WEST POINT -- Bryan Imes soon will have one more task checked off his bucket list.
The 38-year-old will race his four-wheeler in what is called "the longest off-road race in the United States" by the race's owners and participants. More than 550 miles long, crossing the desert under the burning sun, Best in the Desert's TSCO Vegas to Reno race on Aug. 19 will test its racers.
"I think I'm actually an idiot for considering doing this," Imes said. "But it's one of those things -- you know, to each their own."
Imes has lived in West Point since April, having moved from Ohio. He laughs when he talks about why he came to Utah, saying it was not one of the usual reasons people associate with moving here.
"It was not work, family or religion that brought me here," Imes said. "I just have a love for the mountains and always wanted be west."
When he is not involved with his job in property management, Imes spends his time outdoors on his 2009 Can Am Renegade 800R 4x4 heavy machine all-terrain vehicle. But even after all his time riding ATVs, which happens mostly in the mountains, Imes feels a little unprepared for what is to come.
"This is out of my element and somewhat unique," Imes said. "Every average Joe can relate to me."
Imes said race organizers have set a time limit of 22 hours, but the winner will likely finish in about 10 hours. As a first-time competitor, Imes said he will be happy to cross the finish line at 20 hours.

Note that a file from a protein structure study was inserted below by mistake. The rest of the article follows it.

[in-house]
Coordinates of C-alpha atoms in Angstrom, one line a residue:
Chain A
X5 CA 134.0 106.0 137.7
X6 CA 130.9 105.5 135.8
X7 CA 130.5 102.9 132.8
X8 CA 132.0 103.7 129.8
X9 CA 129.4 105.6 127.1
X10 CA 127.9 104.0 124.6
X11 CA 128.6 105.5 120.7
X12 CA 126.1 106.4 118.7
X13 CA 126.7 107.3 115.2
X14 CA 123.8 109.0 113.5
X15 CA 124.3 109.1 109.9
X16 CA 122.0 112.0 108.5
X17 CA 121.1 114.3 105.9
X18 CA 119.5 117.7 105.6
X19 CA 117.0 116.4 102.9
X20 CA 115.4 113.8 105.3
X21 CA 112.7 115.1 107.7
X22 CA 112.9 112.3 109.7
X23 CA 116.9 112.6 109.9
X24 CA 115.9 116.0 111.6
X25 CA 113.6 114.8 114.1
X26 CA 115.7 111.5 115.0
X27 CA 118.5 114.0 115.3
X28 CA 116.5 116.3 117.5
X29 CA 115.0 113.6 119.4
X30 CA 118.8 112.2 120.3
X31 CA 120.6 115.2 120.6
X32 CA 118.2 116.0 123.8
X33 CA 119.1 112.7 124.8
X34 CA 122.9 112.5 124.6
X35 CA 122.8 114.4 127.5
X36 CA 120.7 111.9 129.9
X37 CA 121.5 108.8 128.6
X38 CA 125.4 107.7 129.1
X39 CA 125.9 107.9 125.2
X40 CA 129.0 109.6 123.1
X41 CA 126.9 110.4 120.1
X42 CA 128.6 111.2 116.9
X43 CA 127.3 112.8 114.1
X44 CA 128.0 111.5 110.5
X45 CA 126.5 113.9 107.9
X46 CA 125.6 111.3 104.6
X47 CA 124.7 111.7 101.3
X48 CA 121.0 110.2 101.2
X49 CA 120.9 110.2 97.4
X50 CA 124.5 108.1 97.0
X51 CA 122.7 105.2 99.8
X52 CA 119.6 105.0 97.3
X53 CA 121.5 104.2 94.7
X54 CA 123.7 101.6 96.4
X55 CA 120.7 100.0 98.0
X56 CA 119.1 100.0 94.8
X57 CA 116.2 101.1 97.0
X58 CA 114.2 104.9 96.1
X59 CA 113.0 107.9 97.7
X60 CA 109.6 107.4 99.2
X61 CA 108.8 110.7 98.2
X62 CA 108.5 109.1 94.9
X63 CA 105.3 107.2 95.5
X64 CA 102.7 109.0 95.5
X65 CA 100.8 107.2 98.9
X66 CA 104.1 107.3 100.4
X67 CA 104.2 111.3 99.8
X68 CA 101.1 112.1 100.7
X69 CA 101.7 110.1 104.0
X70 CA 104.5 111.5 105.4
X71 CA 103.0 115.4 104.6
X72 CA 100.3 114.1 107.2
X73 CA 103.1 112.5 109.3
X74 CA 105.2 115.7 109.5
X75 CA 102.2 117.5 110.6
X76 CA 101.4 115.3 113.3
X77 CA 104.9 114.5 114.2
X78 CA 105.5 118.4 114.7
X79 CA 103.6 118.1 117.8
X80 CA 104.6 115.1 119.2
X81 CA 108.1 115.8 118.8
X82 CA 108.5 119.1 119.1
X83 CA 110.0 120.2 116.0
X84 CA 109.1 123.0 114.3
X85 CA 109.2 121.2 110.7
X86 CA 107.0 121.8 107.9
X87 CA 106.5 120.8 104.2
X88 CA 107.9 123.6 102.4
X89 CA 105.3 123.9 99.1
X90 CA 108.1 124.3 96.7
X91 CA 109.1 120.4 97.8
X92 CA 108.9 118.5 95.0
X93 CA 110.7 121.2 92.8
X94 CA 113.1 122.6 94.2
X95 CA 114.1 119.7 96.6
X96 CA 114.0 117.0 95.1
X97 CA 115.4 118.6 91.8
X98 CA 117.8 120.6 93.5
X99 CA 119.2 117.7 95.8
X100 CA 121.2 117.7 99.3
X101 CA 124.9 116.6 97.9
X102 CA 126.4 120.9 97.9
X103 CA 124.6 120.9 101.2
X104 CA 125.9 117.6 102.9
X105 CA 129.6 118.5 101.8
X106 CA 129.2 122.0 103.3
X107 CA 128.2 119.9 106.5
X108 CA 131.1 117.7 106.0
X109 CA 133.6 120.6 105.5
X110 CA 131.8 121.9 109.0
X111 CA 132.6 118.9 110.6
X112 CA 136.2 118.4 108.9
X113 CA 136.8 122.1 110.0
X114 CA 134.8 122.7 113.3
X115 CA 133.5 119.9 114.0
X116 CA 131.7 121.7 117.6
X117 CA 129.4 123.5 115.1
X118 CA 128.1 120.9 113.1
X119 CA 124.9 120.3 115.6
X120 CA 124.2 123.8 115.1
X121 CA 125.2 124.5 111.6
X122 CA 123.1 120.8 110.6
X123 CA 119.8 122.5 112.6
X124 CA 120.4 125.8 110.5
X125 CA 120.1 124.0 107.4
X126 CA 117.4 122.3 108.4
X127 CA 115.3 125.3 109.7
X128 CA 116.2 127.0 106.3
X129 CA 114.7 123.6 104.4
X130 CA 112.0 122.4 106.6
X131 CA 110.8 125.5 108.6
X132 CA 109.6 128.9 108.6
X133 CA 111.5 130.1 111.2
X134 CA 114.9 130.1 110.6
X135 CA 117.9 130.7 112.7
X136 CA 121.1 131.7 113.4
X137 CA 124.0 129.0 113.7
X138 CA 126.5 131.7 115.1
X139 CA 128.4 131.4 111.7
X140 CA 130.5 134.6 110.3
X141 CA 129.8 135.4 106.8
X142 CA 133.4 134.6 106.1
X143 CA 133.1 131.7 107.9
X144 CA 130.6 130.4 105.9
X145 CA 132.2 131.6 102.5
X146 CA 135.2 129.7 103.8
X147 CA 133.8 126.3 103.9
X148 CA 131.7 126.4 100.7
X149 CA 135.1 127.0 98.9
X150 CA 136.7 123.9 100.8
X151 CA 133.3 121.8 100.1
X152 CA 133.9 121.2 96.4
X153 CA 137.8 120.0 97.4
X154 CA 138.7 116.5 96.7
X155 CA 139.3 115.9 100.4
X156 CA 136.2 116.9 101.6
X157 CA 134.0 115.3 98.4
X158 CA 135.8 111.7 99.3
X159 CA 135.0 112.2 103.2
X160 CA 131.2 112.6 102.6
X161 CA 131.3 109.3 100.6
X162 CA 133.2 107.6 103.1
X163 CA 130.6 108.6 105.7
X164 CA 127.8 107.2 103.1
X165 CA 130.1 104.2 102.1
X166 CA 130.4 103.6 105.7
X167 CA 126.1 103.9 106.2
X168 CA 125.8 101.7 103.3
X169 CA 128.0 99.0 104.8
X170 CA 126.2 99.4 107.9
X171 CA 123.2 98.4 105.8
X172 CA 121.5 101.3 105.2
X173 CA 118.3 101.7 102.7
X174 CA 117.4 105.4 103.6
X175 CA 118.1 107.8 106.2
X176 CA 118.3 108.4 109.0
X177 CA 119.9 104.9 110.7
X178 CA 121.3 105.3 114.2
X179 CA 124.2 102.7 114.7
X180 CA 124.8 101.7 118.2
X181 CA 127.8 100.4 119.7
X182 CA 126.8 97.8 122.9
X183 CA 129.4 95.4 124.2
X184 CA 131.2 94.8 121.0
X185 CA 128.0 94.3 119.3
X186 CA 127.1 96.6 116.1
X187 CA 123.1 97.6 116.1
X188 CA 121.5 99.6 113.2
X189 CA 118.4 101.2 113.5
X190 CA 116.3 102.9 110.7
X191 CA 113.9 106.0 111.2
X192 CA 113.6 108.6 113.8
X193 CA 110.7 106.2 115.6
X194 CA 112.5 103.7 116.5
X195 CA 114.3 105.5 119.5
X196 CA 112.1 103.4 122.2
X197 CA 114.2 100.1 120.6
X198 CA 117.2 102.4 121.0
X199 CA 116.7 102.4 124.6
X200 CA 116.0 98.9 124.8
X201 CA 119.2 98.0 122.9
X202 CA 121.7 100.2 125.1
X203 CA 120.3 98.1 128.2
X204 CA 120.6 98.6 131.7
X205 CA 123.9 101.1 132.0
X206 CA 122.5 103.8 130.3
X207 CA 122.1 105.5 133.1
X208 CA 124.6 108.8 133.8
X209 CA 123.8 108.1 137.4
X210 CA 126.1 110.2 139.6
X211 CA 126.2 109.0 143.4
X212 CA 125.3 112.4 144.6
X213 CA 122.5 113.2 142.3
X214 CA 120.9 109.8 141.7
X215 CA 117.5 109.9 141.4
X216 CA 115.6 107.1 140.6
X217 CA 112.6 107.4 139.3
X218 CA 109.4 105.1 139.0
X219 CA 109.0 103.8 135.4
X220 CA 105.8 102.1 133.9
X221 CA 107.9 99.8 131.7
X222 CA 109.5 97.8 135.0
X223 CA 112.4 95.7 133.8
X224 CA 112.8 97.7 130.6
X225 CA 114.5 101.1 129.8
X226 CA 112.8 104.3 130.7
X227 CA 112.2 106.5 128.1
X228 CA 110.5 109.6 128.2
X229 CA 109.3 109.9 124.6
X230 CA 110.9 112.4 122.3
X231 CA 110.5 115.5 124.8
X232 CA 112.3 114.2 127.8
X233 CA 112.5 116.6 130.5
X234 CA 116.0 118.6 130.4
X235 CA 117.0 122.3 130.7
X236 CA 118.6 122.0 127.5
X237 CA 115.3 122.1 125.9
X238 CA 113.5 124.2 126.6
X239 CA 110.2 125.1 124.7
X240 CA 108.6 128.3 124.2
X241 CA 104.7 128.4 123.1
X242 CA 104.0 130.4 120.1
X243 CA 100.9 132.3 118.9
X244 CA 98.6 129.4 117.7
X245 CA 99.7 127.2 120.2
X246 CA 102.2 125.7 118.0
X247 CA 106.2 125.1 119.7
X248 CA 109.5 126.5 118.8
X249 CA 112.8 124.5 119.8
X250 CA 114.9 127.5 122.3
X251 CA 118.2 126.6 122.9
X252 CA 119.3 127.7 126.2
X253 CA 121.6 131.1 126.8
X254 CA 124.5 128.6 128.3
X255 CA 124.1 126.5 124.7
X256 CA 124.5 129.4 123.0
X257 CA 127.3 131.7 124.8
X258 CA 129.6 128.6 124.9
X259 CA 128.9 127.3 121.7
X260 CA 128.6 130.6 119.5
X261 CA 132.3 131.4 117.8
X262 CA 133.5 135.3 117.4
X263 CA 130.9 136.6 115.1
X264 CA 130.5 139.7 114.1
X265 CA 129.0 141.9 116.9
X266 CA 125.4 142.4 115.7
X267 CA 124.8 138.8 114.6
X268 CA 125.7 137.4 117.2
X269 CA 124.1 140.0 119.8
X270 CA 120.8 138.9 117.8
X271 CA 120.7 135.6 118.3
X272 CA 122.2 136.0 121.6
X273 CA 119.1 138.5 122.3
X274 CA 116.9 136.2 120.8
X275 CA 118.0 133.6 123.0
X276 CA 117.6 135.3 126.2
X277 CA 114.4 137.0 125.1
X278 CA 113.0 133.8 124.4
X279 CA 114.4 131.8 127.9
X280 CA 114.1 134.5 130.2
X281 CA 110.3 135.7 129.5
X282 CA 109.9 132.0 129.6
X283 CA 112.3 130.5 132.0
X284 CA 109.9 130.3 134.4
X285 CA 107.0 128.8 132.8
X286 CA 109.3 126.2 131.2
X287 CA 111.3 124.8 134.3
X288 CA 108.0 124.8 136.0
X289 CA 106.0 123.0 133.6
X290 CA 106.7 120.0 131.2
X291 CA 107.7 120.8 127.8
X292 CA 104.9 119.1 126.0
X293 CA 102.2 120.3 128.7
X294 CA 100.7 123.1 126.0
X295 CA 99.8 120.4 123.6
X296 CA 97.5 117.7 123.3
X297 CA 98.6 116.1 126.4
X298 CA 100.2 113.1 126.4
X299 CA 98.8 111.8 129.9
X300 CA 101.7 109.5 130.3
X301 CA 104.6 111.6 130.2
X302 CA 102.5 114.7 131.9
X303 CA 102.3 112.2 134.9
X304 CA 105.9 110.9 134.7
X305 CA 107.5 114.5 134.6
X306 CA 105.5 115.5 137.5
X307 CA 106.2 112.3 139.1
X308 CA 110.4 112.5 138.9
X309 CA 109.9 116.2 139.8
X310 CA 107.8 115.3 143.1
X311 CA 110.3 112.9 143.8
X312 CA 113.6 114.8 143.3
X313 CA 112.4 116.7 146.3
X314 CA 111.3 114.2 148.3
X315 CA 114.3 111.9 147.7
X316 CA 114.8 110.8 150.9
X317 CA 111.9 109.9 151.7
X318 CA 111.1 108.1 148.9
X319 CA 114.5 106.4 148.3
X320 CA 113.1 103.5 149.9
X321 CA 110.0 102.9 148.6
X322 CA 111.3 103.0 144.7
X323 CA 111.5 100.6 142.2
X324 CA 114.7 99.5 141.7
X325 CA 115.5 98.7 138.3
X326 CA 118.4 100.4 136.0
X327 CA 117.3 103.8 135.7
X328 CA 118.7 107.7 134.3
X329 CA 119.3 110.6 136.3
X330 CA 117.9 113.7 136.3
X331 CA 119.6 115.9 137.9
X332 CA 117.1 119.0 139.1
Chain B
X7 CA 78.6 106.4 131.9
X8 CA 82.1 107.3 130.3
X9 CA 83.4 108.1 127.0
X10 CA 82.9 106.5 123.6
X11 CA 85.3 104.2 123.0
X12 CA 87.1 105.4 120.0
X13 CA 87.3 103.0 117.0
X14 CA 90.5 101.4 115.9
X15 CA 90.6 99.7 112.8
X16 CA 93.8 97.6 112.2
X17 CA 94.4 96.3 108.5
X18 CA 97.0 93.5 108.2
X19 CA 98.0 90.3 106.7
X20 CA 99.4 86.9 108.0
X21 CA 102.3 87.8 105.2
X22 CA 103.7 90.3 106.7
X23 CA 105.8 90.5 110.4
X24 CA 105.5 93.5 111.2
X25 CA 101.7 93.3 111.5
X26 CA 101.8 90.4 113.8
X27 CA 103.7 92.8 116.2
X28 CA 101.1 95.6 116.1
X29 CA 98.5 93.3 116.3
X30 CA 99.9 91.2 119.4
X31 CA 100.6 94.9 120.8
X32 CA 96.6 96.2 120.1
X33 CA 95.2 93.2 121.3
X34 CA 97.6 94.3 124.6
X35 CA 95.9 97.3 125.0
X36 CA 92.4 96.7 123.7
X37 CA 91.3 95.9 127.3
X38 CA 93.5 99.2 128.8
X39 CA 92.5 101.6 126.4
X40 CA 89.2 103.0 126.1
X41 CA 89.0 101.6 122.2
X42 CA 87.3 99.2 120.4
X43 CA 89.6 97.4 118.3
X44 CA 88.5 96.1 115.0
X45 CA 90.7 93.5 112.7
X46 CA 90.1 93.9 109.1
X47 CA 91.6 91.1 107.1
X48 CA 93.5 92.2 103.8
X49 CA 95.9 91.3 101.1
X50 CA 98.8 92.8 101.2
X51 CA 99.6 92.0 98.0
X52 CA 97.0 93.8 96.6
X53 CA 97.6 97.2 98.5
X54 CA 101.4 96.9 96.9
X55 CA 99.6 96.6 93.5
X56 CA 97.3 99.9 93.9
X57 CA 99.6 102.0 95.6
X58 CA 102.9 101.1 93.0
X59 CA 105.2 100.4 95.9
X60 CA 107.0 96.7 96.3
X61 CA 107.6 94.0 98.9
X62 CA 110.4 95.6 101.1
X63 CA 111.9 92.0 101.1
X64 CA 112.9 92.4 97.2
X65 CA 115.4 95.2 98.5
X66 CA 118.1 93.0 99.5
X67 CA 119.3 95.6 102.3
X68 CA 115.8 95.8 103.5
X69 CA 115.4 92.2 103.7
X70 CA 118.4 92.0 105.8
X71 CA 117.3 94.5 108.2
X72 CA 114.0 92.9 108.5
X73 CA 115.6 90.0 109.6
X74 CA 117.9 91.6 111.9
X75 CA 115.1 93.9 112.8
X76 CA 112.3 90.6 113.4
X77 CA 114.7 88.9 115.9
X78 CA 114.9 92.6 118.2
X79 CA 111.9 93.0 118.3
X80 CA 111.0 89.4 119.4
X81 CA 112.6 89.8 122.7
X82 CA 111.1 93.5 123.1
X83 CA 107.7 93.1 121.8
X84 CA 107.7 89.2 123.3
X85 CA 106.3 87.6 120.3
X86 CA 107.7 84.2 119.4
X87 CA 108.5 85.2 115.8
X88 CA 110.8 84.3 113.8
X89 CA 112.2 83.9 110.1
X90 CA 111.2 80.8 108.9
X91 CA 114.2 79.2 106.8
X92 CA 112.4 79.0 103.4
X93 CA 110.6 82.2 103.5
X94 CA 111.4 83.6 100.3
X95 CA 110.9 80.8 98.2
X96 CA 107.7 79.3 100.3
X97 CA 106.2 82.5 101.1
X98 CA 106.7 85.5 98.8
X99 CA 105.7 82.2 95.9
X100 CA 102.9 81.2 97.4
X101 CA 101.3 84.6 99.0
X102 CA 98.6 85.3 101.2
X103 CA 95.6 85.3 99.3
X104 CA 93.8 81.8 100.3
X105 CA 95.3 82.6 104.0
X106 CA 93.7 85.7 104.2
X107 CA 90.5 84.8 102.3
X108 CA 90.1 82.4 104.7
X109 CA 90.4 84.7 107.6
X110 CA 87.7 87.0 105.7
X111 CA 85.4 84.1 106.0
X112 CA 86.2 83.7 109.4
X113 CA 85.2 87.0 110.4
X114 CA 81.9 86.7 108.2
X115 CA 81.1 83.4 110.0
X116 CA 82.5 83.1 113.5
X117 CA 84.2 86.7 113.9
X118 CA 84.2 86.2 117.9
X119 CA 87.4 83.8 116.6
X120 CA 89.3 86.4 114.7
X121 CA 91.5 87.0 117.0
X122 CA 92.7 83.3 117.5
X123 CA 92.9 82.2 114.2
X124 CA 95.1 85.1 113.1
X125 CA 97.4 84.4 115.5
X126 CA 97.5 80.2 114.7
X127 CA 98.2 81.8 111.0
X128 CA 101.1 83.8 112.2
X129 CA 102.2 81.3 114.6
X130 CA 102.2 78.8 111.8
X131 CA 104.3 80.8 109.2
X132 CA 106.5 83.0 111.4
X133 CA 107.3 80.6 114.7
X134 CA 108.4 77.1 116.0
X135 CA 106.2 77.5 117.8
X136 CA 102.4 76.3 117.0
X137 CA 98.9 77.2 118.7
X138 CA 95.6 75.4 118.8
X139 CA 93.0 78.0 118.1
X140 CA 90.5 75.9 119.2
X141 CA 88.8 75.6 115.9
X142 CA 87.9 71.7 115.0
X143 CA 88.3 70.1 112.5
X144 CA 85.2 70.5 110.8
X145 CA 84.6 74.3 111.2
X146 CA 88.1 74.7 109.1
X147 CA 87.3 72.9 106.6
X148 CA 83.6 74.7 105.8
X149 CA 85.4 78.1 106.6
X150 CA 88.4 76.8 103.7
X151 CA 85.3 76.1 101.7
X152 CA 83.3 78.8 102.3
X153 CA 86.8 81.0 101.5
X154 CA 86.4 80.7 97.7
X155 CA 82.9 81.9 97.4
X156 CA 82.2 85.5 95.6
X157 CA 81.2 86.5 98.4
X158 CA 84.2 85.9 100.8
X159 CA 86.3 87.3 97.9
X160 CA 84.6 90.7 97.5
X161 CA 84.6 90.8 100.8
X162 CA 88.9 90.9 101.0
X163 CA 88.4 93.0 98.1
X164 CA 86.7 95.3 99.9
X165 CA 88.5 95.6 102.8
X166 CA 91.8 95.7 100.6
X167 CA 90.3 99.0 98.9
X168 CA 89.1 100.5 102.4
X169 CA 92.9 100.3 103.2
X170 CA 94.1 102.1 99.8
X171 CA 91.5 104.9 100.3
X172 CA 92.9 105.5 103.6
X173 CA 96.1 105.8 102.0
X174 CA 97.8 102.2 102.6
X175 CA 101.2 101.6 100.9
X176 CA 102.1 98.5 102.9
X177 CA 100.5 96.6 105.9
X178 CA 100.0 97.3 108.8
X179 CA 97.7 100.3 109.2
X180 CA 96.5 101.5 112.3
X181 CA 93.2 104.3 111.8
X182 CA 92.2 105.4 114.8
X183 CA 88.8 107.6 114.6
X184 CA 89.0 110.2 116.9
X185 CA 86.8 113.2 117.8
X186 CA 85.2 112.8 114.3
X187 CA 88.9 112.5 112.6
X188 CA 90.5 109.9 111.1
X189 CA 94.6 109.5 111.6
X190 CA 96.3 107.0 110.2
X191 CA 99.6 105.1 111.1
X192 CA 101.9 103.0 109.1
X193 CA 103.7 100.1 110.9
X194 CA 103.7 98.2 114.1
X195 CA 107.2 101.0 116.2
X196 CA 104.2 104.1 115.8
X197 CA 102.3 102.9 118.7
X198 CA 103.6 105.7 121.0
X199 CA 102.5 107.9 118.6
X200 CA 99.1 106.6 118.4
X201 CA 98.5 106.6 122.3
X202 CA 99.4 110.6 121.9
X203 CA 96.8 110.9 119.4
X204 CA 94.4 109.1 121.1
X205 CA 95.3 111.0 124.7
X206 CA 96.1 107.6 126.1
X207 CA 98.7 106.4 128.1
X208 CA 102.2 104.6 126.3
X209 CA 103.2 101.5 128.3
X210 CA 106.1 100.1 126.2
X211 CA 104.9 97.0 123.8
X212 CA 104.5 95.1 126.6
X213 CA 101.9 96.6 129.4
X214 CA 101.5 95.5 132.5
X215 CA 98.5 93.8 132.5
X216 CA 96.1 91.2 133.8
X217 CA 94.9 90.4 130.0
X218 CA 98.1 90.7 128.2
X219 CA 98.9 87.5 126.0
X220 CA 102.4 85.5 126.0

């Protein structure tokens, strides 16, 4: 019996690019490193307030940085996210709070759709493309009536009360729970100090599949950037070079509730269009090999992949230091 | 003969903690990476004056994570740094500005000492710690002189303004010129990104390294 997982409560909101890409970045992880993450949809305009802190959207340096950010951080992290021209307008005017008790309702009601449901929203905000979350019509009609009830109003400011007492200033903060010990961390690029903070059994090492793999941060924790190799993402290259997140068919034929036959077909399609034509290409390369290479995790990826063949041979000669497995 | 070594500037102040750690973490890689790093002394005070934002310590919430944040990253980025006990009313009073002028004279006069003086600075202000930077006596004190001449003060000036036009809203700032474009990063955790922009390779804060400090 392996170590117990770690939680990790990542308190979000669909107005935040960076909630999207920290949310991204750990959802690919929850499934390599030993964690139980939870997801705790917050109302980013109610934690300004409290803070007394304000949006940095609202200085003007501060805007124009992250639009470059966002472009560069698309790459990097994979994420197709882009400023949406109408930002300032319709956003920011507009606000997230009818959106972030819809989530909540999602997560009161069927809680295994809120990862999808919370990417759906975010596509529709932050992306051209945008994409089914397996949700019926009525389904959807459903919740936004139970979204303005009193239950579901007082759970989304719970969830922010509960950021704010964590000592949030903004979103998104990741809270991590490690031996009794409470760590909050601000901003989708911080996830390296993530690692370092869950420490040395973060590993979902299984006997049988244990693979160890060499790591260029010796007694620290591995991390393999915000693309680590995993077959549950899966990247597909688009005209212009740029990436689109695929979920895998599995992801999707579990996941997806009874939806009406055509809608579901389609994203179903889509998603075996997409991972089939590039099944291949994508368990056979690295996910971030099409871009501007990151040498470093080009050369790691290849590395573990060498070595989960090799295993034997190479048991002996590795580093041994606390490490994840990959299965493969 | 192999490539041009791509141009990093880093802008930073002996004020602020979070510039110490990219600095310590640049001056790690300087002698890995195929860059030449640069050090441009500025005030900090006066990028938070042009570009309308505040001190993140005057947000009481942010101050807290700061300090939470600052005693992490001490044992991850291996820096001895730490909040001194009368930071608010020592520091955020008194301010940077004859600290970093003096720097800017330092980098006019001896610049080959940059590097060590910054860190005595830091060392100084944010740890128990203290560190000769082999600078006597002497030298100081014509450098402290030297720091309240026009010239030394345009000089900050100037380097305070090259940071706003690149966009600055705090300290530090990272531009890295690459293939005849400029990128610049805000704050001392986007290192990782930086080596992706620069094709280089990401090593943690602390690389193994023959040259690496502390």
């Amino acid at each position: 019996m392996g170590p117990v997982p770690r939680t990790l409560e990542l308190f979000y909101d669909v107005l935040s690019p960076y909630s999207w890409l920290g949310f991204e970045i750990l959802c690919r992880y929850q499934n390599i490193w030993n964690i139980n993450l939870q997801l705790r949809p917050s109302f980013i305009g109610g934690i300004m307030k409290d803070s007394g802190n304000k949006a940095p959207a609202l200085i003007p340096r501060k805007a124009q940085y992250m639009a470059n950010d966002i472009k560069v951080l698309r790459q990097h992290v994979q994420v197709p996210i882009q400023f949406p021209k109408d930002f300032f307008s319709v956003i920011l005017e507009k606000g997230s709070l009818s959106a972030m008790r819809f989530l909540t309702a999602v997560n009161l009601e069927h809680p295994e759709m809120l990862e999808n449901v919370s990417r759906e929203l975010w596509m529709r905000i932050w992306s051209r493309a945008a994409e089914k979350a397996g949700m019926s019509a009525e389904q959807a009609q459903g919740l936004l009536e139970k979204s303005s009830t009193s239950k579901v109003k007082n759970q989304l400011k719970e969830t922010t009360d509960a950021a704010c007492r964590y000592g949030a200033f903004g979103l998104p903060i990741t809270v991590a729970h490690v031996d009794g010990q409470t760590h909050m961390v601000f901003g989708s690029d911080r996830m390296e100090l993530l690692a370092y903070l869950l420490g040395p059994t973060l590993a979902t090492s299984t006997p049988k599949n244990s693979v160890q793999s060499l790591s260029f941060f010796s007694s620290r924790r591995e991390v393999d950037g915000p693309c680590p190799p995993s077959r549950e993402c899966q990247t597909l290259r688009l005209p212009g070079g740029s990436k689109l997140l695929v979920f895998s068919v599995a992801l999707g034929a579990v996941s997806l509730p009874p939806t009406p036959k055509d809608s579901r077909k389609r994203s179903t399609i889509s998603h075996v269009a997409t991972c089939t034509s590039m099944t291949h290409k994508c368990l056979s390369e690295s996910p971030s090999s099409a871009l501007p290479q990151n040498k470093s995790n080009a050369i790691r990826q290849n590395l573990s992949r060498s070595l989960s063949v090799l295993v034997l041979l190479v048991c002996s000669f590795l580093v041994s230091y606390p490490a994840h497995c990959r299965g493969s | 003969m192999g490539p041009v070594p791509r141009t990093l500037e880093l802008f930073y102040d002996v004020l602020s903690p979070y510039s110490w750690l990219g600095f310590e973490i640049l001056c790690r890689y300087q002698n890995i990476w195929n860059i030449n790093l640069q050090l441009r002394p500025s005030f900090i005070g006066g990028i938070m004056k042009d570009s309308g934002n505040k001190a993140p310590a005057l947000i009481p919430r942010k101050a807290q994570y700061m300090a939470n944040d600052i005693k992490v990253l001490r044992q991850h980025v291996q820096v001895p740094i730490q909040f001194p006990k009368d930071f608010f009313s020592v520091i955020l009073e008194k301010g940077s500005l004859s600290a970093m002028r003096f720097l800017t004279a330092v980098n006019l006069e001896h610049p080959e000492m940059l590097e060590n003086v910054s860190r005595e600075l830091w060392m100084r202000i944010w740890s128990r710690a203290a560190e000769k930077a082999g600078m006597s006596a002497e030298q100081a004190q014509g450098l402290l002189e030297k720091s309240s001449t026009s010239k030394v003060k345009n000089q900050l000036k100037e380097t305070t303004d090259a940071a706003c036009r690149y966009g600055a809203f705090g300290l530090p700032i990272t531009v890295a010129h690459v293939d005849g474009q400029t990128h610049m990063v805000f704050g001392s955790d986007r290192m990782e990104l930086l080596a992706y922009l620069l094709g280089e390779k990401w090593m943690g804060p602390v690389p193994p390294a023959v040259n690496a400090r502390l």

"Most people don't do this to win, and if you do, you don't really get much money in this sport," Imes said. "It's kind of a rich man's hobby. Most do it for the adventure and to say that they finished."
The race will not be easy on competitors' bodies.
Imes said he suffers from back pain with a compressed disk in his lower back and has needed special treatment just to be ready for the race.
He credits Drs. Mark Wheeler and Wes Wooden at Health Source Chiropractic and Progressive Rehab in South Ogden for making huge improvements on his skeletal structure that have prevented him from needing surgery.
Imes also said his massage therapist, Nancy Prince, of Structura Body Therapies, also at Health Source, has helped prepare his body for the grueling 555-mile race.
Imes has hired a pit support service that will set up pits every 30 to 60 miles. When Imes gets to those pits, he will refuel and the pit crew will check his four-wheeler for any problems.
"They'll work on my machine and get me back in the race," Imes said. "They'll give me liquids to drink and send me on my way to the next pit stop."
A friend of Imes will follow the race in a truck that will serve as the chase vehicle. The truck will carry spare parts that may be needed to repair Imes' four-wheeler.
Imes said he plans on updating his Facebook page, called "Bajagader Racing," with information leading up to the race and post-race news. During the race, his pit crew captain will provide updates on Imes' progress.